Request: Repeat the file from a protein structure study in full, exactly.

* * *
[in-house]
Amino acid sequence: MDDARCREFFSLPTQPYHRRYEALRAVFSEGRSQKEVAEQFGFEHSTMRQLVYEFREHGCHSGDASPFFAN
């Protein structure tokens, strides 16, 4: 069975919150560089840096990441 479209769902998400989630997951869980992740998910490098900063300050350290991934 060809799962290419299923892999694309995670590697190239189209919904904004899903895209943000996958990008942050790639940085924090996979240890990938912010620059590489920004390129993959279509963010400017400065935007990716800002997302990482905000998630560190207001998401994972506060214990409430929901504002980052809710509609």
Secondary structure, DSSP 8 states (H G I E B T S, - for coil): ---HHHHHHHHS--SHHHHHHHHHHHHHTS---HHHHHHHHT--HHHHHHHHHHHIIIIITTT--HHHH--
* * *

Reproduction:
[in-house]
Amino acid sequence: MDDARCREFFSLPTQPYHRRYEALRAVFSEGRSQKEVAEQFGFEHSTMRQLVYEFREHGCHSGDASPFFAN
């Protein structure tokens, strides 16, 4: 069975919150560089840096990441 479209769902998400989630997951869980992740998910490098900063300050350290991934 060809799962290419299923892999694309995670590697190239189209919904904004899903895209943000996958990008942050790639940085924090996979240890990938912010620059590489920004390129993959279509963010400017400065935007990716800002997302990482905000998630560190207001998401994972506060214990409430929901504002980052809710509609």
Secondary structure, DSSP 8 states (H G I E B T S, - for coil): ---HHHHHHHHS--SHHHHHHHHHHHHHTS---HHHHHHHHT--HHHHHHHHHHHIIIIITTT--HHHH--